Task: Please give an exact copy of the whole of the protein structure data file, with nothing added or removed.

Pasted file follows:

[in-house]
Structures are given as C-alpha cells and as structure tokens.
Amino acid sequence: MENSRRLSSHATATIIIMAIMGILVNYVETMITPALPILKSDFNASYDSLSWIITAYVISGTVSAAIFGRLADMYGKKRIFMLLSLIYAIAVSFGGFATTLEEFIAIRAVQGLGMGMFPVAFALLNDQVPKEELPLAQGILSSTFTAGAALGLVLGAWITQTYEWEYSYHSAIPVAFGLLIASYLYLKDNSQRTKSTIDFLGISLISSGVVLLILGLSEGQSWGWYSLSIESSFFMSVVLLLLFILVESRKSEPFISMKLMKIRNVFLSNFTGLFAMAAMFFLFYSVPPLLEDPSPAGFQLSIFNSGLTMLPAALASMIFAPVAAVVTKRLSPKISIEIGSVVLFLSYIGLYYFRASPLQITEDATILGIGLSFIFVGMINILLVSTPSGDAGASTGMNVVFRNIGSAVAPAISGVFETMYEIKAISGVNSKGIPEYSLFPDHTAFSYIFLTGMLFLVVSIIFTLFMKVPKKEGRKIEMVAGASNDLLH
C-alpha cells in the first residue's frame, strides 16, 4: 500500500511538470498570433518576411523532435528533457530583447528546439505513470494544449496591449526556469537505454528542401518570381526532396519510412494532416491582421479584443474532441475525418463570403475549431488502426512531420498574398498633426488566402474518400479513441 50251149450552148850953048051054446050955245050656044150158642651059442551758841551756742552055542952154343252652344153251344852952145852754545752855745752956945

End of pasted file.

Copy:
[in-house]
Structures are given as C-alpha cells and as structure tokens.
Amino acid sequence: MENSRRLSSHATATIIIMAIMGILVNYVETMITPALPILKSDFNASYDSLSWIITAYVISGTVSAAIFGRLADMYGKKRIFMLLSLIYAIAVSFGGFATTLEEFIAIRAVQGLGMGMFPVAFALLNDQVPKEELPLAQGILSSTFTAGAALGLVLGAWITQTYEWEYSYHSAIPVAFGLLIASYLYLKDNSQRTKSTIDFLGISLISSGVVLLILGLSEGQSWGWYSLSIESSFFMSVVLLLLFILVESRKSEPFISMKLMKIRNVFLSNFTGLFAMAAMFFLFYSVPPLLEDPSPAGFQLSIFNSGLTMLPAALASMIFAPVAAVVTKRLSPKISIEIGSVVLFLSYIGLYYFRASPLQITEDATILGIGLSFIFVGMINILLVSTPSGDAGASTGMNVVFRNIGSAVAPAISGVFETMYEIKAISGVNSKGIPEYSLFPDHTAFSYIFLTGMLFLVVSIIFTLFMKVPKKEGRKIEMVAGASNDLLH
C-alpha cells in the first residue's frame, strides 16, 4: 500500500511538470498570433518576411523532435528533457530583447528546439505513470494544449496591449526556469537505454528542401518570381526532396519510412494532416491582421479584443474532441475525418463570403475549431488502426512531420498574398498633426488566402474518400479513441 50251149450552148850953048051054446050955245050656044150158642651059442551758841551756742552055542952154343252652344153251344852952145852754545752855745752956945